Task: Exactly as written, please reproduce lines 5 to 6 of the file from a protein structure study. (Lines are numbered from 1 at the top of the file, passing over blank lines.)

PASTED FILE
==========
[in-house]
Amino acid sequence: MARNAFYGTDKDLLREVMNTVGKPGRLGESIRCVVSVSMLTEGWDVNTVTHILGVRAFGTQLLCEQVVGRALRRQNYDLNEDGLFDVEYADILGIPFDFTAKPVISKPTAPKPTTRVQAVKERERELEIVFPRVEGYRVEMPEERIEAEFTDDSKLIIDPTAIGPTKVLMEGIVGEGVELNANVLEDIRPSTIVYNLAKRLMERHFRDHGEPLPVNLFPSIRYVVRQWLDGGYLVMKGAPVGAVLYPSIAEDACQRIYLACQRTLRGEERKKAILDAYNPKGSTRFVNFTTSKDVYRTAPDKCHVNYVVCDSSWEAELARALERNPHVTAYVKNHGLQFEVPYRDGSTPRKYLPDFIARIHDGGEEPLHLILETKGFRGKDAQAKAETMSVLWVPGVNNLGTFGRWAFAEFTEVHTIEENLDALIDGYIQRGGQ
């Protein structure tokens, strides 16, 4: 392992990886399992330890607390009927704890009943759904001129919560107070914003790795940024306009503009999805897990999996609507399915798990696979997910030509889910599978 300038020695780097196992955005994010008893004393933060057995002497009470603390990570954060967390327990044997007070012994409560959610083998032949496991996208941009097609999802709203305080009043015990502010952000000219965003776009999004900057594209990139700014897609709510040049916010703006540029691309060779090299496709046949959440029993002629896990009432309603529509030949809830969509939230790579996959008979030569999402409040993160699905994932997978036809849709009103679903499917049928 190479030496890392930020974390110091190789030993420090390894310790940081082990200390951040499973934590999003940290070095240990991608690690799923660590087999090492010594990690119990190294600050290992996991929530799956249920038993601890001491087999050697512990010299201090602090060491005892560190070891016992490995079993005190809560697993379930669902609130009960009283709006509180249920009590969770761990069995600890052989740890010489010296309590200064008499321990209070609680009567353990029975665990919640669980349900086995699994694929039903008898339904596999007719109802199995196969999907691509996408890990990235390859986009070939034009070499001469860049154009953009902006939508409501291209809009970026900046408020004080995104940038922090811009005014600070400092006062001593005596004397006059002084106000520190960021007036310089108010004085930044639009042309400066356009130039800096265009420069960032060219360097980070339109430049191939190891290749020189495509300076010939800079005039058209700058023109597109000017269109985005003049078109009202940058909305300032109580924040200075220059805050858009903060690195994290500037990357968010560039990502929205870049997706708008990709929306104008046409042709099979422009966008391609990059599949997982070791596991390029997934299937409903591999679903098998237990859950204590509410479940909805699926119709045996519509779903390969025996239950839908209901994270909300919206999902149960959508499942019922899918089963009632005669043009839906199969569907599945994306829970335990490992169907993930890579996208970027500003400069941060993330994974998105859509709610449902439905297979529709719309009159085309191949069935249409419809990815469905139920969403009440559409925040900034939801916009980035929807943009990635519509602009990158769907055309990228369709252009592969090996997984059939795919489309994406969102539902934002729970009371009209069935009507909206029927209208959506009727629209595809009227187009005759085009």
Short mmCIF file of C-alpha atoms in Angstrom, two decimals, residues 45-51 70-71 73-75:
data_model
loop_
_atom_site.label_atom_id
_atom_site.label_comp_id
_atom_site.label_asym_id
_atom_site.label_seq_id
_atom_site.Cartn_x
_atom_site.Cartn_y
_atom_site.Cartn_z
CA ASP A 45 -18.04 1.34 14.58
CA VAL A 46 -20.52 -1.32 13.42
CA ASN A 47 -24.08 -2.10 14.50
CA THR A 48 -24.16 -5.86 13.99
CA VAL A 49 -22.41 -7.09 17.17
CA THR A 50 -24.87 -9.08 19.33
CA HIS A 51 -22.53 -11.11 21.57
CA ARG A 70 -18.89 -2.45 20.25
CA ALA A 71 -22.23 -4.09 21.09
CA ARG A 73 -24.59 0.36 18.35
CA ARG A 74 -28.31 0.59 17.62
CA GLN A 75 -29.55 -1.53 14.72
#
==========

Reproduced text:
data_model
loop_